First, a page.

Even Carl (Chandler Riggs) gets his own mini-arc, encountering a fellow (and much less prepared) scavenger at a gas station. Rick chases the other man off, assuring his son — in a very henpecked kind of way that suggests his shoot-first-ask-questions-never approach has rankled the more tender-hearted teenager — that he "shot above his head." Later, Carl will return to that gas station with two cans of beans and a note that reads, simply, "Sorry." Ironically, "Mercy" elicits the greatest depth of feeling when it's not trying too hard to wrench the pathos out of a situation. Carl's note is more moving, and more meaningful, than Rick's pre-battle speechifying about the better tomorrow everyone needs to start living today, because it conveys the fundamental decency of our survivors — and that decency, rare in a world where men like Negan can impose their own cruel versions of law and order, is exactly what they're fighting, even dying, to protect.
In the lead-up to the siege on the Sanctuary, Rick, Ezekiel, and Maggie, each speak to the assembled crowd — Rick and Ezekiel deliver grandiloquent monologues (of course), but Maggie, clearly fumble-tongued and nervous at being on the spot, reminds her group that they've practiced and trained for this. If this episode has one singular failing, it's that none of those elliptical toggles through time settle on Maggie — for whom the stakes of this battle are much, much higher than they are for anyone else. In a few casual lines of dialogue, we learn that Maggie is in her second trimester (though the costume department has yet to fit Lauren Cohan with any kind of telltale bump); Negan murdered her husband, and the father of her child, right in front of her; he has also expressed an interest in her (Jeffrey Dean Morgan says the words, "the widow," like he's ordering a choice sirloin). After being defined mostly through her relationships with her father, sister, and husband (all of whom are dead now), she is now a community leader, and apparently a damn good one. Her story is rich with natural narrative tension and momentum, and Lauren Cohan is an adroit, charismatic performer — yet the show has continually neglected Maggie to zero in on Rick's epic, unending man-pain.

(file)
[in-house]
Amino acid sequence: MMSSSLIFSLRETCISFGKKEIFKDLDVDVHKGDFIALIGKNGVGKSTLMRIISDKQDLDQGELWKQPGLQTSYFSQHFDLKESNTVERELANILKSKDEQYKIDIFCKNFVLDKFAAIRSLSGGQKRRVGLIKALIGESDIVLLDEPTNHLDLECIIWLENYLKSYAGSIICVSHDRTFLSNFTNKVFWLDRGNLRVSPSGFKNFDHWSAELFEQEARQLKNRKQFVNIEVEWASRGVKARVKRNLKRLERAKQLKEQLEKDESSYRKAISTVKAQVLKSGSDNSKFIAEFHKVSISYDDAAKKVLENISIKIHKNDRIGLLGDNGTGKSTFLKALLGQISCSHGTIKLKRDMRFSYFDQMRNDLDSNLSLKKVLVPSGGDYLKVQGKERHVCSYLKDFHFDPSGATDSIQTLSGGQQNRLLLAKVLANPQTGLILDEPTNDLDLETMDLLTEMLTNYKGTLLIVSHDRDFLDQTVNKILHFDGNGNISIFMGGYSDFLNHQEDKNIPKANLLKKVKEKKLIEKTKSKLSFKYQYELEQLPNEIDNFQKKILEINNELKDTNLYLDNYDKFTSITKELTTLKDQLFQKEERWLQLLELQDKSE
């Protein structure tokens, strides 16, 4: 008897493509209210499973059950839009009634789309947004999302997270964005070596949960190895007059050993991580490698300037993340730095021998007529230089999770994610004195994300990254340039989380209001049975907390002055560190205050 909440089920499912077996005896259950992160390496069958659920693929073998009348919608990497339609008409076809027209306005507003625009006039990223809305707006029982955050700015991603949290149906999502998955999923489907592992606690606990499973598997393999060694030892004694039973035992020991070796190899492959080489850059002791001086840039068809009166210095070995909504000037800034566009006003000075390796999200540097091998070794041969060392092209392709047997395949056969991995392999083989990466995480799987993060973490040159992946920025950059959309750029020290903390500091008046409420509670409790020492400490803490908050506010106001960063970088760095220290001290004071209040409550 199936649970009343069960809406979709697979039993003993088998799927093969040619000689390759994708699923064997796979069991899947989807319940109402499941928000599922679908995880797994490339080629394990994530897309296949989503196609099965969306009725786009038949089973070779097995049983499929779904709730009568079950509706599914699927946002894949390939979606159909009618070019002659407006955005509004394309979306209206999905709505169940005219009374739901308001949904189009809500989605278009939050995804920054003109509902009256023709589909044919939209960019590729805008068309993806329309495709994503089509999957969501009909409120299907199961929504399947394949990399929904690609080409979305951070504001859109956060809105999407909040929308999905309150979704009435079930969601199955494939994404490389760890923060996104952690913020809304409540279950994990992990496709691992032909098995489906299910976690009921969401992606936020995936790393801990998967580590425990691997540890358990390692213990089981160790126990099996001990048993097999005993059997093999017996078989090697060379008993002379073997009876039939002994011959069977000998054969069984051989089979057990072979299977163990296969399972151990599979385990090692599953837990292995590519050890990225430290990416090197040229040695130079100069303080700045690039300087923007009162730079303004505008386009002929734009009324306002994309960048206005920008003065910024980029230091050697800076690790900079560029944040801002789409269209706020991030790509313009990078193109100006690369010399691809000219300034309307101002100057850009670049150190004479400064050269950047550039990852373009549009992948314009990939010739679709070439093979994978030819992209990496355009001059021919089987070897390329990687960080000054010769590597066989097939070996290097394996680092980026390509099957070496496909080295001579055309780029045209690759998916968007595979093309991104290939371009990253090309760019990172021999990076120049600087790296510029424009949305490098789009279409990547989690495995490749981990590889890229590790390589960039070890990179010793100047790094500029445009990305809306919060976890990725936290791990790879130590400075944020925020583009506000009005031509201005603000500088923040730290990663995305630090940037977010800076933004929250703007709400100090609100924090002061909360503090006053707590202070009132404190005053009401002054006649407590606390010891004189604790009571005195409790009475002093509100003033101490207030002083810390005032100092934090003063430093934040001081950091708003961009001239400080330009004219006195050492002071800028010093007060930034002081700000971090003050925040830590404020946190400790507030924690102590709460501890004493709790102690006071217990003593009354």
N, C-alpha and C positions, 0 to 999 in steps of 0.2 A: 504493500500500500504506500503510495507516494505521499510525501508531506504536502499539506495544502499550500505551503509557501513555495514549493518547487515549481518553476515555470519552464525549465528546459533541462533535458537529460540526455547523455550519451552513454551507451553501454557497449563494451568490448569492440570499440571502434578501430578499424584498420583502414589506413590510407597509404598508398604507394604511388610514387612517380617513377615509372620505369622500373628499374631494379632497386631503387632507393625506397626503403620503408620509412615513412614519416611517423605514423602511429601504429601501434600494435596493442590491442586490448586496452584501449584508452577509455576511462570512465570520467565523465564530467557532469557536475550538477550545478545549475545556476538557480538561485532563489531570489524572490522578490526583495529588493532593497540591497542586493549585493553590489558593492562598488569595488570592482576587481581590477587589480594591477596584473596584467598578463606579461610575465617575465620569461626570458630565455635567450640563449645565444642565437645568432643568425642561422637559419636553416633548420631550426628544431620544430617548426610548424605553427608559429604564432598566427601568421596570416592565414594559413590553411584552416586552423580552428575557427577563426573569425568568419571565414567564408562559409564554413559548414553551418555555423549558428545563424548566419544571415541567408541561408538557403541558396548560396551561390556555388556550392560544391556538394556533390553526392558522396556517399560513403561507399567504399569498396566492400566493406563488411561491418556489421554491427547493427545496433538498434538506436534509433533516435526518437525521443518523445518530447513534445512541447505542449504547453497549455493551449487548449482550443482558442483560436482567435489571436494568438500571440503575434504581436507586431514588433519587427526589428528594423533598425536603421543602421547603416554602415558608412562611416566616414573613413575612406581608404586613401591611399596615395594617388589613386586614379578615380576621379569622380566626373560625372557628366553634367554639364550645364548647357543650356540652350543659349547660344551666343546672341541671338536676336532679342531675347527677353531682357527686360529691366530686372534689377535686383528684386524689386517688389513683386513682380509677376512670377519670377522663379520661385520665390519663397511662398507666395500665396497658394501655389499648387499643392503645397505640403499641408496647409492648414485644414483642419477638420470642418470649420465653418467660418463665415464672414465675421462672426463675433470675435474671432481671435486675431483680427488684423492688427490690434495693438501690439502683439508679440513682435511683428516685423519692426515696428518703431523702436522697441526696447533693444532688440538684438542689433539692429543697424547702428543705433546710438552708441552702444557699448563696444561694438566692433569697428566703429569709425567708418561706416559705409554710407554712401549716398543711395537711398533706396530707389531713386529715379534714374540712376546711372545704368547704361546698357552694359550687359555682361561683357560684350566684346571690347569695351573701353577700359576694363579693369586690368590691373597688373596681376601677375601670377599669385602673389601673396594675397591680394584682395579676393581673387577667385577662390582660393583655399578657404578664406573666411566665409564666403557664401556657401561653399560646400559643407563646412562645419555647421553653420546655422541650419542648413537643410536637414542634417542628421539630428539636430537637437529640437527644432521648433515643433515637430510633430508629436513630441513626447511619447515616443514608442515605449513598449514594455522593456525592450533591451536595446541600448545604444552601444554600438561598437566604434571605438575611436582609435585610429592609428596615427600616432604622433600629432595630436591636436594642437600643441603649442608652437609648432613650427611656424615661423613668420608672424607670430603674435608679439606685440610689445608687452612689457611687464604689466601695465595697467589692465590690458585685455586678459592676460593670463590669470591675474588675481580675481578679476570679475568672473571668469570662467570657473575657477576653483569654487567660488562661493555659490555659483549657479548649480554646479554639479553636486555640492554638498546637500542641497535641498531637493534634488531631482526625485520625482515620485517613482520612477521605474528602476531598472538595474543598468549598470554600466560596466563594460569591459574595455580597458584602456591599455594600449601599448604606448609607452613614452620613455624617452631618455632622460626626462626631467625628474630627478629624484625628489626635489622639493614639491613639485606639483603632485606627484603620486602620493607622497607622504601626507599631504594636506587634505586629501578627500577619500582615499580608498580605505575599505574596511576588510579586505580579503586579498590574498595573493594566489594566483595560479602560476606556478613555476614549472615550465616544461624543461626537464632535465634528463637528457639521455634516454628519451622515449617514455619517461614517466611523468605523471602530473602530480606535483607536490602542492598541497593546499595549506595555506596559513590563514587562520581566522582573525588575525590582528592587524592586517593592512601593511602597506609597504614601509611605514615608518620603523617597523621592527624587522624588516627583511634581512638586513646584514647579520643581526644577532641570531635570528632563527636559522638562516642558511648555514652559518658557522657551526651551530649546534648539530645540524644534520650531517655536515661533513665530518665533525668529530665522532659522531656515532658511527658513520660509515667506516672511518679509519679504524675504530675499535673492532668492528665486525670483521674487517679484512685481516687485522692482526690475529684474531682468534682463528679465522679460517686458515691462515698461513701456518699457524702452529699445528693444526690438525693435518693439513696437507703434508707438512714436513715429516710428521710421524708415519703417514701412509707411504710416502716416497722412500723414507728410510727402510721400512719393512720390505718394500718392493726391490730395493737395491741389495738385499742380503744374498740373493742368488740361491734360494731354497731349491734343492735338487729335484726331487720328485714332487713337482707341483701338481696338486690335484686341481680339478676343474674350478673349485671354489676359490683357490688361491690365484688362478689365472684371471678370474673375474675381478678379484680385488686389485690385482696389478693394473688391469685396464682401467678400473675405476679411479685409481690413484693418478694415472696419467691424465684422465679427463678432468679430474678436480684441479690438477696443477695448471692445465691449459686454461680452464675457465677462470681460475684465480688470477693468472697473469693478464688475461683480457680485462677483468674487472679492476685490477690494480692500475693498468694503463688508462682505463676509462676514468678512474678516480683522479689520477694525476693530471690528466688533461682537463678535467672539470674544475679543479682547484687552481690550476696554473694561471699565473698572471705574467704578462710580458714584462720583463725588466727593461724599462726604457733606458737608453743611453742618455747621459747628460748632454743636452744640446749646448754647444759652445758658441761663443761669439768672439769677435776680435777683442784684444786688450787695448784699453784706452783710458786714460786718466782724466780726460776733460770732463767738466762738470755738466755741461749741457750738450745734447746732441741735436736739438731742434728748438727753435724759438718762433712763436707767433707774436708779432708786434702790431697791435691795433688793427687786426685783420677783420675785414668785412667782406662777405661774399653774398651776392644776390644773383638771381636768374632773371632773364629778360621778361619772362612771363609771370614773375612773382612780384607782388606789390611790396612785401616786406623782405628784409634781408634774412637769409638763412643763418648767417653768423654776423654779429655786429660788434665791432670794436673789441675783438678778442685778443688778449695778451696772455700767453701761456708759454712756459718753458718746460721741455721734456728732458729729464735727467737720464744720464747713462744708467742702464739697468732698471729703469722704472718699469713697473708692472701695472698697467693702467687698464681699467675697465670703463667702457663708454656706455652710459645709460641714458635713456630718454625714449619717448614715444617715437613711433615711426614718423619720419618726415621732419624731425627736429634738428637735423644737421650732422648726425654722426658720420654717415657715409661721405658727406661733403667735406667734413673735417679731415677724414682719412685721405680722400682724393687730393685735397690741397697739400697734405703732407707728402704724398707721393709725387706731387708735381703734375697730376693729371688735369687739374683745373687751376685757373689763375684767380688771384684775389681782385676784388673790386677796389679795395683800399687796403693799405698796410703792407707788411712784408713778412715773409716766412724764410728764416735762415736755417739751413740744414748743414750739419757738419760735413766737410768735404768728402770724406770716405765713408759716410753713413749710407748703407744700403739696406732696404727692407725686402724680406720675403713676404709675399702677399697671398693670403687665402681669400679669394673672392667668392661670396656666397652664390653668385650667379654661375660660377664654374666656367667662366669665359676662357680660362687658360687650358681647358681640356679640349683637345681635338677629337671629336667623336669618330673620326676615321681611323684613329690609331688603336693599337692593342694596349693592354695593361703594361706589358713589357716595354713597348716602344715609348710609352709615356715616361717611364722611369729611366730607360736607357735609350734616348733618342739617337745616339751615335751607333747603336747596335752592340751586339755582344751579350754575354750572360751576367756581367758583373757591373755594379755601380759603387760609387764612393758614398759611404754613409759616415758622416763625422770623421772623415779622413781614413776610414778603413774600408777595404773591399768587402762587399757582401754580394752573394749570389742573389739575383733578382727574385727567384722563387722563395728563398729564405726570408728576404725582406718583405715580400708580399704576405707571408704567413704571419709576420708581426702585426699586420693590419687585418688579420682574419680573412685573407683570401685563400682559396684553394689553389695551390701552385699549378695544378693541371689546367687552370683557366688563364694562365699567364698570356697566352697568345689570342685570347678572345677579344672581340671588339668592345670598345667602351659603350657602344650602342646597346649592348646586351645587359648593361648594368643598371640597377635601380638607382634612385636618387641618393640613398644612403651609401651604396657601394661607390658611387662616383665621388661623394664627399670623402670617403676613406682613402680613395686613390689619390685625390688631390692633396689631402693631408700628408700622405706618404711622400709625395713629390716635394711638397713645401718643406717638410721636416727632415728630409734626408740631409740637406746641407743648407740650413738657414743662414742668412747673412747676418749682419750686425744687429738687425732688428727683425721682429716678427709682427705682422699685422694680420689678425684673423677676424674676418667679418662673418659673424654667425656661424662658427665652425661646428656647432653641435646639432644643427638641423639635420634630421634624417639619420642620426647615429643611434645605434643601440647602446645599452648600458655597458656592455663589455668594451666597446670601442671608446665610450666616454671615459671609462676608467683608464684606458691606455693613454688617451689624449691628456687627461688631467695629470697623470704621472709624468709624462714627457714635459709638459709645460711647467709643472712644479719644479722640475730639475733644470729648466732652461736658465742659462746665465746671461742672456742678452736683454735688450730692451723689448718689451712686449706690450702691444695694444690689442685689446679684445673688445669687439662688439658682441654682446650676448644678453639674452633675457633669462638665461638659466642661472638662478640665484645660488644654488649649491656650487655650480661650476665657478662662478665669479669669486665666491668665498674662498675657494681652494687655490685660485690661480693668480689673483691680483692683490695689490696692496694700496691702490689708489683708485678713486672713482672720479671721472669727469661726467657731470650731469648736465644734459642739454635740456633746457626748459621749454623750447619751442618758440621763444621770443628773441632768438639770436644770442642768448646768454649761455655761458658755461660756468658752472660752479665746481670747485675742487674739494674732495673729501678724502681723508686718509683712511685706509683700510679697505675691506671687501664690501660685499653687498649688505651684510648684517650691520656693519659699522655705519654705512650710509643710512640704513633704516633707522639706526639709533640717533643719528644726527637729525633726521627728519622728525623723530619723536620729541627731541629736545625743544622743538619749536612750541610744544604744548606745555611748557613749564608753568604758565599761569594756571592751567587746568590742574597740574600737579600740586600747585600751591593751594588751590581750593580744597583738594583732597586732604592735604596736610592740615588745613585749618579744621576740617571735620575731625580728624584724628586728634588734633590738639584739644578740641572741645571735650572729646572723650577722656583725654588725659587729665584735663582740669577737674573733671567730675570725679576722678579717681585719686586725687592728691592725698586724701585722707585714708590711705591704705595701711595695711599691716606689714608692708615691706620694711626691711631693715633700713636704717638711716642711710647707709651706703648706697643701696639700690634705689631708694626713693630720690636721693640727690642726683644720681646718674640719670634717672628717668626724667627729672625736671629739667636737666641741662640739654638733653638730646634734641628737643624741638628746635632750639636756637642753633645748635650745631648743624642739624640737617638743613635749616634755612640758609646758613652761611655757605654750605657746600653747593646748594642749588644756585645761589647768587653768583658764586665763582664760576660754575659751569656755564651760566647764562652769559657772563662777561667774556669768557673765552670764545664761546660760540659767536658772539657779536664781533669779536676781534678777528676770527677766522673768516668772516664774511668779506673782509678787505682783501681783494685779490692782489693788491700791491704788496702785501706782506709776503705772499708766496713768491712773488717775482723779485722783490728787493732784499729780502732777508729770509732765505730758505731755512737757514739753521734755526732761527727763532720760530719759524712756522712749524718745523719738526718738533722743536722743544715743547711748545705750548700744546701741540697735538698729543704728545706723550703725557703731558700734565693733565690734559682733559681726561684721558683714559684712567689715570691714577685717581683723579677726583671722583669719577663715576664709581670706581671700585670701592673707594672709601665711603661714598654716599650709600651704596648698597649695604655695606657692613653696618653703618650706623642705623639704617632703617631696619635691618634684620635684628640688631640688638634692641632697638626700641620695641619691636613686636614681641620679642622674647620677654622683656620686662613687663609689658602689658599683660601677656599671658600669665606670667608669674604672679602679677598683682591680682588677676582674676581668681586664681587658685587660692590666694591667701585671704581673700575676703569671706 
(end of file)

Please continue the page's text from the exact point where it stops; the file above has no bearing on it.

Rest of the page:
This reflects one of The Walking Dead's most unfortunate failings: Its supporting characters, mostly women and people of color, are vastly more compelling than its protagonist, yet the show consistently privileges Rick's All American White Dude brooding over their stories. When Rick repeatedly insists, over the course of the episode, that "it's not about me" (it, being this war with Negan), he's perpetuating a wholly unintentional meta-joke — of course it's about him, it's always about him. When the walker horde has overtaken the Sanctuary and the only sensible, skin-saving (literally) option is to run for his life, Rick keeps shooting at Negan. Until, that is, Father Gabriel (Seth Gilliam), whose own character arc of sniveling coward to communal sage and hesitant warrior merits more screentime, takes him by the shoulder and leads him from the fray.
Naturally, Father Gabriel's good deed goes severely punished — he and Rick get separated, and he is left to watch helplessly as Gregory steals the last getaway car outta dodge. He manages to stumble and fight his way into a safe room inside the Sanctuary's walls. But as soon as he catches his breath, he hears that signature Negan rumble-growl of a voice. If Team Survivors' successful (for now, at least) siege against Team Saviors was this rather contemplative episode's first big explosion, then this moment is the second wild kaboom. Next week's episode will start at a high point of terror and tension, and, hopefully, with a look at how the war is (quite directly) affecting a character who isn't Rick Grimes.